Five-hundred consecutive patients were also screened in the cardiology outpatient and inpatient in our hospital for HF. Of these, 102 (20.4%) were found to have HF. The most common etiology of HF in our tertiary hospital setting was RHD [Table 2]. The mean age of presentation was 39 ± 16 years, reflecting the predominance of RHD. The prevalence of HF at age <30 years and 30–50 years was 22.53% and 24.29%, respectively, while it was 14.91% in patients presenting above 50 years of age.
|Table 2: Etiology of heart failure among patients presenting at the hospital|
Click here to view
| Discussion|| |
In the first of its kind study in India, the prevalence of HF in a rural community was rather low at 1.2 cases/1000 of population. While it is recognized that the burden of CVDs in rural areas is lower than urban areas, our findings may not necessarily be representative of national data as a higher prevalence of CVD is reported in rural areas from South India. Possible reasons for this unexpected result are discussed later in this section. The prevalence of HF among those presenting to the hospital for a cardiology consultation was expectedly high and the most common cause was RHD. This may be due to a bias of overrepresentation of RHD typically seen in tertiary level government hospital settings and has been reported in other hospital-based studies from India as well.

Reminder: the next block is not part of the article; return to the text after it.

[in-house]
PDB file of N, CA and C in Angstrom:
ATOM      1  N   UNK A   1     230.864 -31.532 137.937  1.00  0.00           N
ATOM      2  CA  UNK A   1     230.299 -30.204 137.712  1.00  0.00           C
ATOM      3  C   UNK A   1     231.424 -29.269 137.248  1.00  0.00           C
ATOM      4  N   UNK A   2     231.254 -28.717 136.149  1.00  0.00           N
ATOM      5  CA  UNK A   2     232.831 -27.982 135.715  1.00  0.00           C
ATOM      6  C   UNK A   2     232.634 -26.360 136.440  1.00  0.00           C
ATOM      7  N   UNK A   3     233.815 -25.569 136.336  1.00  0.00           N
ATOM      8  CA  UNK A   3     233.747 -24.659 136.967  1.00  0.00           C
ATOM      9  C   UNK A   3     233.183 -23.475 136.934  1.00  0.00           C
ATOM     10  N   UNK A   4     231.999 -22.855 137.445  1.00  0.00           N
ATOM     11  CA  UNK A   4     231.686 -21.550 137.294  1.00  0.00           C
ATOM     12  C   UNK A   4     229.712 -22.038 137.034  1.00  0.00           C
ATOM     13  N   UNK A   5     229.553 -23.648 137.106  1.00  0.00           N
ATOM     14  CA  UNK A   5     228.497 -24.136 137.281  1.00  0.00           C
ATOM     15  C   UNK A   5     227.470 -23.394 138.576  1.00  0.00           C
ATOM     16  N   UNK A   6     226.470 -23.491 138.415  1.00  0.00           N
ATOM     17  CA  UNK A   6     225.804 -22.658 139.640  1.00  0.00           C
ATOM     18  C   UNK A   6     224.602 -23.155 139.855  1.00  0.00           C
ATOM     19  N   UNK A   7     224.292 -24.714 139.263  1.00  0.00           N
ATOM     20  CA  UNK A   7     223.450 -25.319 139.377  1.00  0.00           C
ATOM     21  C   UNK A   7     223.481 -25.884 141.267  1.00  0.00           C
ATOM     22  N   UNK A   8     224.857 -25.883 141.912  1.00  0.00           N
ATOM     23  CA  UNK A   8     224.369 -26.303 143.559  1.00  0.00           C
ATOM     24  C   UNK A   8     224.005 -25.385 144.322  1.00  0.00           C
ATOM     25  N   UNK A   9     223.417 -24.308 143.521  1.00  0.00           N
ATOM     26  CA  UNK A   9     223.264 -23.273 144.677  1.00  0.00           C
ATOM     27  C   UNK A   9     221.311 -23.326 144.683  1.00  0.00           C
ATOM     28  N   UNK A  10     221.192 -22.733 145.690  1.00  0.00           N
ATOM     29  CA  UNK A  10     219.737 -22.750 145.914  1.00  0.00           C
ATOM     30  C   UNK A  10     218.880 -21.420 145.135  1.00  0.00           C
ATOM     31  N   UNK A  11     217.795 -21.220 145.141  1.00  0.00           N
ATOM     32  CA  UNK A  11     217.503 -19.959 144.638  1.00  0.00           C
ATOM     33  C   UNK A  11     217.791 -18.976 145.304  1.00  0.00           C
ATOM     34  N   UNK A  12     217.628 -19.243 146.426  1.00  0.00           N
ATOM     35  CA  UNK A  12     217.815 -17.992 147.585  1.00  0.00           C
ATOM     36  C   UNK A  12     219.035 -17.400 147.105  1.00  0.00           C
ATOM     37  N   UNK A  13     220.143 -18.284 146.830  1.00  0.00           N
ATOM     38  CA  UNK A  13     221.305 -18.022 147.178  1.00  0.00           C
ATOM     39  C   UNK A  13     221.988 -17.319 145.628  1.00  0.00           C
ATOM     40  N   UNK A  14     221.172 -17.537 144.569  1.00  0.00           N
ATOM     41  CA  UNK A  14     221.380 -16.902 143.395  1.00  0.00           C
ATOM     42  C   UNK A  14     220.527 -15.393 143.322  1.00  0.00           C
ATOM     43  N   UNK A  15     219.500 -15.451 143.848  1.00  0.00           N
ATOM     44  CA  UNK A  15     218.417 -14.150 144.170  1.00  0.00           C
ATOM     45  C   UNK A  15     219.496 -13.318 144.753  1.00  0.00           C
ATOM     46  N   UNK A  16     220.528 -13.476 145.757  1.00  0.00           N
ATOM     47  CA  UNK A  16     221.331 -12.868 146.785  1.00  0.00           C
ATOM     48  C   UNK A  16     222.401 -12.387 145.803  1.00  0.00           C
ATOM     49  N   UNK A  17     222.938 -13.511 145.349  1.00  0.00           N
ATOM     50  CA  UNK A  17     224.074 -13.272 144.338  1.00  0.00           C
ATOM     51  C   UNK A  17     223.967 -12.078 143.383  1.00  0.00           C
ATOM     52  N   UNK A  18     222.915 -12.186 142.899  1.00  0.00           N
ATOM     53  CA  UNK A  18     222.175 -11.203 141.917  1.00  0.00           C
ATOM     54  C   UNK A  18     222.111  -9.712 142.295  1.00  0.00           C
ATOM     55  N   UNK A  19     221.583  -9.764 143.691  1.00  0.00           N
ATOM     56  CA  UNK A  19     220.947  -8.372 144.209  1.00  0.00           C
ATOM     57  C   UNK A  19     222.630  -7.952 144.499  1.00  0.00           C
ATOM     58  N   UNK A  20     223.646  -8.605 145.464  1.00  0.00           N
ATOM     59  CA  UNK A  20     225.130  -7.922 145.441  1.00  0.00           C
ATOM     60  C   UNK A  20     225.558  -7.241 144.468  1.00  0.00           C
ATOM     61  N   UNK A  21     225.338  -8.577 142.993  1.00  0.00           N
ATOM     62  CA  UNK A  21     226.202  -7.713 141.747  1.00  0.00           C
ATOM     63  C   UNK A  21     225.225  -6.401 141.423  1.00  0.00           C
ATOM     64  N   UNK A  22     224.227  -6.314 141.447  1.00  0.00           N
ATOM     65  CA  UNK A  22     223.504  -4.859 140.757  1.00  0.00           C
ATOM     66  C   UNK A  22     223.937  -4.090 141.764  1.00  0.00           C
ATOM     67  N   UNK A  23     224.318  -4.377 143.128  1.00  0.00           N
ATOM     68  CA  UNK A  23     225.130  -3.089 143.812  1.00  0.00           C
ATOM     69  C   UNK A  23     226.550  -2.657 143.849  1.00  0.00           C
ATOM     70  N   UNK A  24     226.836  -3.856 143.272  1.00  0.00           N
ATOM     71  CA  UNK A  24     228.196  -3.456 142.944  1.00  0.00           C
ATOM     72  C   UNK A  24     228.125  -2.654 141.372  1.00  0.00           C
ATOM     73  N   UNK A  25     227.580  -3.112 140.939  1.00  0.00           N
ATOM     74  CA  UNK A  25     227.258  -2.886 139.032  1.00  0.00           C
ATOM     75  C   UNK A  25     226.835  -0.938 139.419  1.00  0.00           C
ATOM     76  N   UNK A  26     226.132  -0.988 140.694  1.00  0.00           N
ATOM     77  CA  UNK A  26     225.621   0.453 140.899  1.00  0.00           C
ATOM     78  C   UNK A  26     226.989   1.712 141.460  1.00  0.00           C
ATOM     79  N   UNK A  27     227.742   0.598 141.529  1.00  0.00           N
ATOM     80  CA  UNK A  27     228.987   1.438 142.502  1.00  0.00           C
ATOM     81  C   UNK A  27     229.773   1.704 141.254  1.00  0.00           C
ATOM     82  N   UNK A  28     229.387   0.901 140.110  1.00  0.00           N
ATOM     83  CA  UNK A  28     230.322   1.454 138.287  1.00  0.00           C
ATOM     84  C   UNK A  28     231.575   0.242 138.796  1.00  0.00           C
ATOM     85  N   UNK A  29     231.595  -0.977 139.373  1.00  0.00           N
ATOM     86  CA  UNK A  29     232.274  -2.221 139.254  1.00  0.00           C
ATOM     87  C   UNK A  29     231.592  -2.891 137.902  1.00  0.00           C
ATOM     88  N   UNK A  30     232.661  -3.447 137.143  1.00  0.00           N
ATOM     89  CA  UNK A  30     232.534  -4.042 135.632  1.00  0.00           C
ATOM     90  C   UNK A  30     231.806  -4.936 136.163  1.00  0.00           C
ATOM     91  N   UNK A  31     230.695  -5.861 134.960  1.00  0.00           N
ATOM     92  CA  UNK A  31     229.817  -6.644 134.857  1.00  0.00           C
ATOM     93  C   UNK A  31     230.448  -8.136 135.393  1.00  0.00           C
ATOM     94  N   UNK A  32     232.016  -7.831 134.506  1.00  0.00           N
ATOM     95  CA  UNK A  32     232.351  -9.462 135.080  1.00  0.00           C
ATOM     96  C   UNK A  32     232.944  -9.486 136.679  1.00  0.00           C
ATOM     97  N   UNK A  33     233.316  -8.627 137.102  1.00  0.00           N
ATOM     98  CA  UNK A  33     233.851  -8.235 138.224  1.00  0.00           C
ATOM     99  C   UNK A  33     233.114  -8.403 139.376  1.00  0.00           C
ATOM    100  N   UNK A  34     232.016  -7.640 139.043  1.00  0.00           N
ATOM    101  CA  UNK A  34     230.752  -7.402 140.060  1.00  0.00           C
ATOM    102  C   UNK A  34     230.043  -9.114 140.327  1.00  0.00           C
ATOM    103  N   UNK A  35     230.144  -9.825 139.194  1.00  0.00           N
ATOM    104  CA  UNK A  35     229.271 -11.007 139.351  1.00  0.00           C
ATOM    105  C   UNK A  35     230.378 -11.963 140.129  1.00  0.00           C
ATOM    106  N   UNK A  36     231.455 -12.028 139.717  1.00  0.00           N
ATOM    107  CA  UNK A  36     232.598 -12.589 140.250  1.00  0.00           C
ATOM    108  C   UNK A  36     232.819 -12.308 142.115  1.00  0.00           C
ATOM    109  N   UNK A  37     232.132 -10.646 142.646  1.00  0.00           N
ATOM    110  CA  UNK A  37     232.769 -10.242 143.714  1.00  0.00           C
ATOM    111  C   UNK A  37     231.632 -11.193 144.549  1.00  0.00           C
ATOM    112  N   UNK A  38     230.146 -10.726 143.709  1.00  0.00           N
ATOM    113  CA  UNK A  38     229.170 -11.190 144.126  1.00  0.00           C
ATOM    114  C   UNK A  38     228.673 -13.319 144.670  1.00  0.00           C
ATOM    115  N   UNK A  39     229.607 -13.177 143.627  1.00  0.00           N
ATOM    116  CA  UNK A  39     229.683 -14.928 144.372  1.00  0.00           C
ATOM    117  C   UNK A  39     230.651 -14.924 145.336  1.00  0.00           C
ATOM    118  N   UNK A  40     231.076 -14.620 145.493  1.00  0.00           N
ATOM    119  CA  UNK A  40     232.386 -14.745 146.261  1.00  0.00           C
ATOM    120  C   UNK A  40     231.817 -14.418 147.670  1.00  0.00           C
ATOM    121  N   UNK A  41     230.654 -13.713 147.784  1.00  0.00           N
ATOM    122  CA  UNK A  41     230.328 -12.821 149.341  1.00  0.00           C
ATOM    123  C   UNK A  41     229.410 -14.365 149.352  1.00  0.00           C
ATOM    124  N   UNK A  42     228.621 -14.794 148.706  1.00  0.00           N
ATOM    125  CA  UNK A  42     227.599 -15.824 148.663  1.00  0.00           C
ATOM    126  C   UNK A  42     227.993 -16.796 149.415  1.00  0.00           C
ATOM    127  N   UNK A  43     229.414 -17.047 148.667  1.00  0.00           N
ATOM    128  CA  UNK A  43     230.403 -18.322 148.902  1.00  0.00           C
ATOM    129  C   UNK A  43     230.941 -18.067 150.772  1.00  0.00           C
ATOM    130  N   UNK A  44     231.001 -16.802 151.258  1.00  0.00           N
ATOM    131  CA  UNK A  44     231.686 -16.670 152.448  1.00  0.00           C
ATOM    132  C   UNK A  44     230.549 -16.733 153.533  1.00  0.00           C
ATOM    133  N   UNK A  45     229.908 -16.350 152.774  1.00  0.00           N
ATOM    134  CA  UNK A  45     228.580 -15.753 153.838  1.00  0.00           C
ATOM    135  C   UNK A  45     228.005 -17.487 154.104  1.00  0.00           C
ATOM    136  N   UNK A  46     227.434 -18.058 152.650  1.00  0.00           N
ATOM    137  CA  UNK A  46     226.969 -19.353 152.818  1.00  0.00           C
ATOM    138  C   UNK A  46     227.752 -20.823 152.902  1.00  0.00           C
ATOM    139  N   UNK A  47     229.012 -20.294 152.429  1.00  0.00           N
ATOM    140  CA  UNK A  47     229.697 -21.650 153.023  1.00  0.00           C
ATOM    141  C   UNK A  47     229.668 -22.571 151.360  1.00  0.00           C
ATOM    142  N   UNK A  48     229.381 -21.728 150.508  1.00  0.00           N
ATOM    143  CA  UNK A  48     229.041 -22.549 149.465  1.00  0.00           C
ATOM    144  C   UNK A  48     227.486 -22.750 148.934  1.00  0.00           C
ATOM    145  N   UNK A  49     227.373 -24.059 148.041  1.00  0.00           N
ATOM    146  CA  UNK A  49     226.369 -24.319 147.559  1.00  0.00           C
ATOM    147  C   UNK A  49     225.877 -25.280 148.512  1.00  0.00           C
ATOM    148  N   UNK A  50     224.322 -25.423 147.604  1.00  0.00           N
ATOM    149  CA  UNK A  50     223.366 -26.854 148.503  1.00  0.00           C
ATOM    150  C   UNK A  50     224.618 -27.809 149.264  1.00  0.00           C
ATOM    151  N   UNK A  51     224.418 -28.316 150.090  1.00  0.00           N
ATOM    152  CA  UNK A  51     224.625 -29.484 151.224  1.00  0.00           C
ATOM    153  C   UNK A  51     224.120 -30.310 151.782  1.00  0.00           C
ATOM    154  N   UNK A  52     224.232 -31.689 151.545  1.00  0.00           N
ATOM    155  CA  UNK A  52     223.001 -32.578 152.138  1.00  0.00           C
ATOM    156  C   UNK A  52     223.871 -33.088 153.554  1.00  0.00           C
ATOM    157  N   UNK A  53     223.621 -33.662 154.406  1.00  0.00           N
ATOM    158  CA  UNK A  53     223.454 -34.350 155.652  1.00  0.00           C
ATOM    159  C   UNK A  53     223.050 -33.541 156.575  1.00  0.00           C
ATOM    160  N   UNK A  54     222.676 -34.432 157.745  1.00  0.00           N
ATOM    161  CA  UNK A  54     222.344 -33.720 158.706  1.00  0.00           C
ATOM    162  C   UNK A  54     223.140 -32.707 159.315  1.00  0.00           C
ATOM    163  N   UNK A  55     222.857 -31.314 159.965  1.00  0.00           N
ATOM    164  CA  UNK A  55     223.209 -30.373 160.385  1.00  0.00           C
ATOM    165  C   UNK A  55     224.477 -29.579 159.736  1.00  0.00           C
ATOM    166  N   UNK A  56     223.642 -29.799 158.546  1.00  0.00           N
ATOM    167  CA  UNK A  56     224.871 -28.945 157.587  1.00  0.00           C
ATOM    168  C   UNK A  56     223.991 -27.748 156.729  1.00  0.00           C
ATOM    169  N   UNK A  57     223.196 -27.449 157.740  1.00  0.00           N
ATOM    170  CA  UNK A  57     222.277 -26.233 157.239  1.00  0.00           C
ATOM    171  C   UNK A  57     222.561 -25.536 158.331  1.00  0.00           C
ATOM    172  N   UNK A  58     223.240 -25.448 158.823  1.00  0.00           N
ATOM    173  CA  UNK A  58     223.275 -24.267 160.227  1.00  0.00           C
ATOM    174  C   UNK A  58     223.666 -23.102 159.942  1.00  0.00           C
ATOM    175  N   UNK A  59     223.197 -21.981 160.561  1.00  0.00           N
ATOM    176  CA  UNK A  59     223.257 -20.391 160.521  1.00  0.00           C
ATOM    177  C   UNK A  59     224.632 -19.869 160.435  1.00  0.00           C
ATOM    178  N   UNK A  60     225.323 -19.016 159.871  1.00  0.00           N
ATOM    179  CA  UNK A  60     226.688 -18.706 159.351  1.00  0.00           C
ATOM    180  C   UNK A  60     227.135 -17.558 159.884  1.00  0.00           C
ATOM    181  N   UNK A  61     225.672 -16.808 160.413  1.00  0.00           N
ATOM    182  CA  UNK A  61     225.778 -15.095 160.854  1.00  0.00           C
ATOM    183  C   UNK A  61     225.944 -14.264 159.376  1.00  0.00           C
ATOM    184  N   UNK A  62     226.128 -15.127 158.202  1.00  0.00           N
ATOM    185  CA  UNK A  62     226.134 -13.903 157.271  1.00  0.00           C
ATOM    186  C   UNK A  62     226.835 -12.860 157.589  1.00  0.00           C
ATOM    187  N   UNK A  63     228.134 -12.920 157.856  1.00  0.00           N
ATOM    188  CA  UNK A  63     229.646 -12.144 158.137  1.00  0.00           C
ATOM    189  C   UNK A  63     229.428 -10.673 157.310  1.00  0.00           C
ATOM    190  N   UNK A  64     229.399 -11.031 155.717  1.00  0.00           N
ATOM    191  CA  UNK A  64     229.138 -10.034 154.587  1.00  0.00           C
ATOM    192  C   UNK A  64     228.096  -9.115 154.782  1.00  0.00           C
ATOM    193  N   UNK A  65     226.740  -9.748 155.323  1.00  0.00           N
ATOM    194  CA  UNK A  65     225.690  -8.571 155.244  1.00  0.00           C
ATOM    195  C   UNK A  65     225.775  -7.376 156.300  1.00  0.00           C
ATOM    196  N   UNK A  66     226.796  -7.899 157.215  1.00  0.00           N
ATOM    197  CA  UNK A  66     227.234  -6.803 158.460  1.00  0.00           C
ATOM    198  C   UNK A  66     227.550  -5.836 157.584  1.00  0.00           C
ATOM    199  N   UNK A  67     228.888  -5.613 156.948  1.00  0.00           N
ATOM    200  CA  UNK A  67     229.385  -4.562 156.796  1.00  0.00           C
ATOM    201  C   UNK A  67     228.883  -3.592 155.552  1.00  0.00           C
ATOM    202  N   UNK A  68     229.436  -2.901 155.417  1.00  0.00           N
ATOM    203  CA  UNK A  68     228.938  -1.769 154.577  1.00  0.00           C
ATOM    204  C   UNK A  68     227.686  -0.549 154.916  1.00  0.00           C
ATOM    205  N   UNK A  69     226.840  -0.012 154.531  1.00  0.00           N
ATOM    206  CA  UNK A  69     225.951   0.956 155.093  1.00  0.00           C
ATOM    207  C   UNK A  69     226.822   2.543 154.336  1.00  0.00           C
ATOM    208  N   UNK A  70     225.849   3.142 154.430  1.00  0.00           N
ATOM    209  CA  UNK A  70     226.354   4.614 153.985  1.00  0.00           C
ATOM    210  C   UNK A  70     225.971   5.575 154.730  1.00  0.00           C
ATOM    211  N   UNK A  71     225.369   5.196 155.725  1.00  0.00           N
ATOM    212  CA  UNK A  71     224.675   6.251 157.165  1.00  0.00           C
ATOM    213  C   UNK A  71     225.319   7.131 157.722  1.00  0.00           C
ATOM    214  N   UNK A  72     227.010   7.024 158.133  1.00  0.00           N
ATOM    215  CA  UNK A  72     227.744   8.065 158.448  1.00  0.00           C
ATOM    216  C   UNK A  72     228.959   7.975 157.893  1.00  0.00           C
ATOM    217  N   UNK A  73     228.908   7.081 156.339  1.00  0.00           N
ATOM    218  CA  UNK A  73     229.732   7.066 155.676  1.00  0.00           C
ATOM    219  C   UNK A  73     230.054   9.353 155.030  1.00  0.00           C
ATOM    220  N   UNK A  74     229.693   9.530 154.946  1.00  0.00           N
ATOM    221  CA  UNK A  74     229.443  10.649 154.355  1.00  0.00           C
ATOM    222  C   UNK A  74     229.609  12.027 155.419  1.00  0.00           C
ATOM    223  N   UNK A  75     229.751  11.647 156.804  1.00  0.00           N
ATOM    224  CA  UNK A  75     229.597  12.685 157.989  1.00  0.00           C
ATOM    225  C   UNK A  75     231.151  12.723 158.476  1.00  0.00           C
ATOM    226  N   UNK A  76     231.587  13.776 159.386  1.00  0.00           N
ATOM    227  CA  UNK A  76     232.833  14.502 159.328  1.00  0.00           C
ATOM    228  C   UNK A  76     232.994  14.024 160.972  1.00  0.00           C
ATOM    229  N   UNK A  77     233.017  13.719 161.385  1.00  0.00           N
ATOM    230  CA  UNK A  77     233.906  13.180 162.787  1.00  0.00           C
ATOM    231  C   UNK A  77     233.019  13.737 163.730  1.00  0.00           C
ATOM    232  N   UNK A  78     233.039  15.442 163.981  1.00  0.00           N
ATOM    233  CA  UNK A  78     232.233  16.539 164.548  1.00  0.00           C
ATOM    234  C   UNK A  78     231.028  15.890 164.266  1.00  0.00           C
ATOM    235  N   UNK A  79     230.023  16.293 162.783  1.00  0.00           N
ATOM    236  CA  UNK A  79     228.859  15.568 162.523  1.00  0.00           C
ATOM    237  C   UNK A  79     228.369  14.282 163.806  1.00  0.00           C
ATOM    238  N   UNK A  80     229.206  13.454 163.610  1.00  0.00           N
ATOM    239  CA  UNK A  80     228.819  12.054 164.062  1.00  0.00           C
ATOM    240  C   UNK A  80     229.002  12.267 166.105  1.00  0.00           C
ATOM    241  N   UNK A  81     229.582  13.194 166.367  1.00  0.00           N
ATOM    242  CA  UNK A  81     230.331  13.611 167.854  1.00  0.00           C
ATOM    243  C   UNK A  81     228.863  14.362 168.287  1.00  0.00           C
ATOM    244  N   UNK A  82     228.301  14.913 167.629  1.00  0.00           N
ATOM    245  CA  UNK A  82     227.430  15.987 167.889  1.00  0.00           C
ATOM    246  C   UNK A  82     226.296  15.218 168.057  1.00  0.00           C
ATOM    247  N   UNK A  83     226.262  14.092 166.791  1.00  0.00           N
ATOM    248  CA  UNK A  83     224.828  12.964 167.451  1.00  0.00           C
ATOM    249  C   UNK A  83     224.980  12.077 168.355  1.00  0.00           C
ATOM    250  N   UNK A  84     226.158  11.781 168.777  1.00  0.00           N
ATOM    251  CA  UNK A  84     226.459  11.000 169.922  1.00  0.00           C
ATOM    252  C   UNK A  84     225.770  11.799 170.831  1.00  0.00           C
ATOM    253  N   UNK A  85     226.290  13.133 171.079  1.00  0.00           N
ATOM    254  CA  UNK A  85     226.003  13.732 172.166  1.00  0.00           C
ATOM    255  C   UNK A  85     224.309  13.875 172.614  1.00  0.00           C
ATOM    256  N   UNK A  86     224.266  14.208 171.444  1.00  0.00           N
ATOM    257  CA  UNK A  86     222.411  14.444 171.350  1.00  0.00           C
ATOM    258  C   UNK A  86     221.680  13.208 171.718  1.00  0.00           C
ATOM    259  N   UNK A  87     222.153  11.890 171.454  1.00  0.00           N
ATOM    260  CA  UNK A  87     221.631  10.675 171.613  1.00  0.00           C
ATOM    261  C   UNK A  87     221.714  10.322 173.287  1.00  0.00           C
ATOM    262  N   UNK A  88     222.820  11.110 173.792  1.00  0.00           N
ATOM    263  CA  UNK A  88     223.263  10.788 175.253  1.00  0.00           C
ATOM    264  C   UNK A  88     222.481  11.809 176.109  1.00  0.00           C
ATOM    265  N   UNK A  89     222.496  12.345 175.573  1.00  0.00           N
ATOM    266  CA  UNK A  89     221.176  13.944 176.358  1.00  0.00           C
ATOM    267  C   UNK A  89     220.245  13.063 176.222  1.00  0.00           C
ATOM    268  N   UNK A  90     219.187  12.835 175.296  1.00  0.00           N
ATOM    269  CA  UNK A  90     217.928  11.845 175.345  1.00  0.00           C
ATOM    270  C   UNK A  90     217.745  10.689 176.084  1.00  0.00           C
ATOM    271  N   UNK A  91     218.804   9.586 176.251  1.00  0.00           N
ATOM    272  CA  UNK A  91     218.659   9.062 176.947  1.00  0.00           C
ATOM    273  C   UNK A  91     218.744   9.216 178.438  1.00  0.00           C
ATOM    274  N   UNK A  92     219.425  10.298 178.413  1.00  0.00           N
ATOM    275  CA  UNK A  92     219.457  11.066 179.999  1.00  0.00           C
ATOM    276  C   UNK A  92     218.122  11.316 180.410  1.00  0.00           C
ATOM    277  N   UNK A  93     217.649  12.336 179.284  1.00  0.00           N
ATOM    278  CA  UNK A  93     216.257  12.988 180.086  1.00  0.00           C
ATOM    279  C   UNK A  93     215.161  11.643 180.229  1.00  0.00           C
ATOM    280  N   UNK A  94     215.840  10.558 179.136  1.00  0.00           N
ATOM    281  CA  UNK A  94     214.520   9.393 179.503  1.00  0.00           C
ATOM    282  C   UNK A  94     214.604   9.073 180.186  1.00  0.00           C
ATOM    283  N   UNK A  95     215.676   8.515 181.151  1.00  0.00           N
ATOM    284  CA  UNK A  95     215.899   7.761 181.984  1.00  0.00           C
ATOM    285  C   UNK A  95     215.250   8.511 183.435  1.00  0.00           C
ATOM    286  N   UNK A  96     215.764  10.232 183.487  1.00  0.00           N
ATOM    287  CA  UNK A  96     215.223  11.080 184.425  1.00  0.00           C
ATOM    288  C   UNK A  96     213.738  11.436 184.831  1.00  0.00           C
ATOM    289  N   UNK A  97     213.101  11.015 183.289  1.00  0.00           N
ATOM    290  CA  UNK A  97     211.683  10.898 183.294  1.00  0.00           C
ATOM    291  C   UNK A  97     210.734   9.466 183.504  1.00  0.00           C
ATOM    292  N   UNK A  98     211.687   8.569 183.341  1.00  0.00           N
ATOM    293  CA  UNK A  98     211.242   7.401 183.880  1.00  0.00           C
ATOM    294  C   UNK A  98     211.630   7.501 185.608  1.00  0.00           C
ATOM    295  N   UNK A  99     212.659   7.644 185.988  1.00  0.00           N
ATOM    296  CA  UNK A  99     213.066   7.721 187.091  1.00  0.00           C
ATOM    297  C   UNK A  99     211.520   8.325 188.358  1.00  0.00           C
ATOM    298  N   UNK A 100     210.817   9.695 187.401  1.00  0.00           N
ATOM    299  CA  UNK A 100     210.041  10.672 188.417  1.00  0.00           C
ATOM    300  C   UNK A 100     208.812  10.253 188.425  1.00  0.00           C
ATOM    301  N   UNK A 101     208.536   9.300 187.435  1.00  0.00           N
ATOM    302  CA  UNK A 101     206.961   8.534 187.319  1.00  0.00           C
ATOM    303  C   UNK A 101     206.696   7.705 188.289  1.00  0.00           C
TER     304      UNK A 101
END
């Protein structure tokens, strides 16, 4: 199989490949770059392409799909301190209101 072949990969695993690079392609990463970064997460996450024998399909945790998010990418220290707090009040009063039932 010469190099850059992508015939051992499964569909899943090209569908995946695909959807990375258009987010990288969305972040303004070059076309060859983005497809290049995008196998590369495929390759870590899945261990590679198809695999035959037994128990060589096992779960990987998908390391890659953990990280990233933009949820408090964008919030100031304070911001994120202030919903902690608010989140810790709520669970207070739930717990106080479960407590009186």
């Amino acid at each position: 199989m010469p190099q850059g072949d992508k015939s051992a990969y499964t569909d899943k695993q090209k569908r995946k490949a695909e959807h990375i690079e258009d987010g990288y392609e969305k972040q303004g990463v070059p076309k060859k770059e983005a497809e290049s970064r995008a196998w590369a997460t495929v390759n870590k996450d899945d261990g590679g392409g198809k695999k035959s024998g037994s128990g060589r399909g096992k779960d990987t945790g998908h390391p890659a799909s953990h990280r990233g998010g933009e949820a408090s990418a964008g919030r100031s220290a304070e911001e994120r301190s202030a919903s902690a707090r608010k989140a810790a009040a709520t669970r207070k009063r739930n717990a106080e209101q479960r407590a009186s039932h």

The epidemiology of HF in the Western world is well defined where the crude incidence and prevalence of HF vary from 1–5/1000/year to 3–20/1000 persons, respectively., As expected, the incidence and prevalence vary according to the setting of sampling, age of the population, and the criteria used to define HF. The lifetime risk of developing HF in adults aged 40 years in the US general population is 14–20%.
In a rural population-based project in Southern India, in 45 villages, the verbal autopsy instrument was used to ascertain the cause of death among adults ≥30 years of age. Of 1170 deaths in adults, HF was responsible for 2.4% of all-cause mortality. Besides HF, other cardiovascular causes including CHD, cerebrovascular disease, and other heart diseases (hypertensive heart disease, RHD, and other unspecified cardiovascular conditions) accounted for 3.9% of all-cause mortality. Besides, 4.7% of adult deaths were sudden deaths. A substantial proportion of mortality in these cardiovascular and sudden death cases is likely to be due to HF as well. Thus, it is reasonable to assume that HF contributed to 3–4% of all-cause mortality in adults. This could be even higher considering the fact that half of all ill-defined deaths (18% of total) occurred in elderly and were mostly likely to be cardiovascular in origin. These data are in rural India, which has a majority of Indian population but has a lower burden of CVD. The burden is likely to be higher in urban areas which have higher prevalence of CVD.